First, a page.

I was therefore pleased to see Michael O'Hanlon of the Brookings Institute (who usually focuses on more traditional defense issues) team up Kathy Roth-Douquet of Blue Star Families to offer some suggestions about how deployments can be reformed to make family life more of a priority:
Too many of today’s deployments are being conducted in formulaic, traditional ways that often unnecessarily separate servicemen and servicewomen from their spouses and children. In Afghanistan, Iraq, Syria and a few other combat zones—as well as the high seas—separation may be unavoidable. But in other cases and other places, the Department of Defense needs to make the welfare and togetherness of military families a more central factor in how it deploys and employs the total force.
In Korea, for example, the Pentagon could allow most troops to bring their families with them for year long stays. Historically, South Korea was an underdeveloped country with serious security challenges, so the United States deployed forces there without their families. Today, most of our 28,000 military personnel on the peninsula (primarily Army and Air Force) are still unescorted. This puts an unnecessary burden on the force. Yes, Korea is still dangerous—but tens of thousands of American civilians not working for the Department of Defense live there anyway. Military families can handle the risks, too.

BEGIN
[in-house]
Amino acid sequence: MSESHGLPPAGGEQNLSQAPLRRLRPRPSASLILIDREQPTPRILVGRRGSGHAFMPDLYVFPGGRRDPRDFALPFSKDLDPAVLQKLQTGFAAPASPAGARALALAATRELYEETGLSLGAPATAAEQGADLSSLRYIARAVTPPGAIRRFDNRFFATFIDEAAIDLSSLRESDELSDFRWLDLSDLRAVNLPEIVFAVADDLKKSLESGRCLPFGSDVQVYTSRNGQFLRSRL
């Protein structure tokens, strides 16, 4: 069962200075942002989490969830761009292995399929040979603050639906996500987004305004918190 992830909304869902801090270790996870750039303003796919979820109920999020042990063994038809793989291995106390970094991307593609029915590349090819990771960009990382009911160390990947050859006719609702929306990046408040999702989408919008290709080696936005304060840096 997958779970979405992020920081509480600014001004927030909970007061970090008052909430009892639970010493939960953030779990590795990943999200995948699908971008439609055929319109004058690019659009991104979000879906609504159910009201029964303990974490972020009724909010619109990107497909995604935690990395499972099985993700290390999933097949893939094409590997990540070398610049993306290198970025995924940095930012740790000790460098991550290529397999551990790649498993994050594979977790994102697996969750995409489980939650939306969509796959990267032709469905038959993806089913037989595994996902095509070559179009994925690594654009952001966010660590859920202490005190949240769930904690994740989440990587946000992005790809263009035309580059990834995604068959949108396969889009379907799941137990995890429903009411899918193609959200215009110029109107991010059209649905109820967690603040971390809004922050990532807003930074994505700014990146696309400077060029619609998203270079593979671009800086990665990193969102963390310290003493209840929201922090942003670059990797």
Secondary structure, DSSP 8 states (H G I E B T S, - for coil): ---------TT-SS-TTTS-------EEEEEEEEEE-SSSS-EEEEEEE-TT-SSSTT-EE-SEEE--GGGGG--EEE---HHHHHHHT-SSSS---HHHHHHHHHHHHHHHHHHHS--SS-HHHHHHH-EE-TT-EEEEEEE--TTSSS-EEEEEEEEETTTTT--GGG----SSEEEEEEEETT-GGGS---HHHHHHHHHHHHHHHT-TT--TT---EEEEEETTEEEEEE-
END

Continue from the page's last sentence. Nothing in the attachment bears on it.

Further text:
. . .
There are also ways to maintain naval presence more effectively. Rather than always keep sailors on the same ship, and thereby wasting several weeks out of every deployment traversing the oceans to and from American ports, the U.S. Navy could rotate sailors by airplane every six months or so. Ships could stay on station for a year or two at a time, only coming home when maintenance requirements so dictated; sailors would train on one ship near U.S. shores and then deploy to another of similar vintage abroad, improving the efficiency of our overseas presence operations.
Read it all here.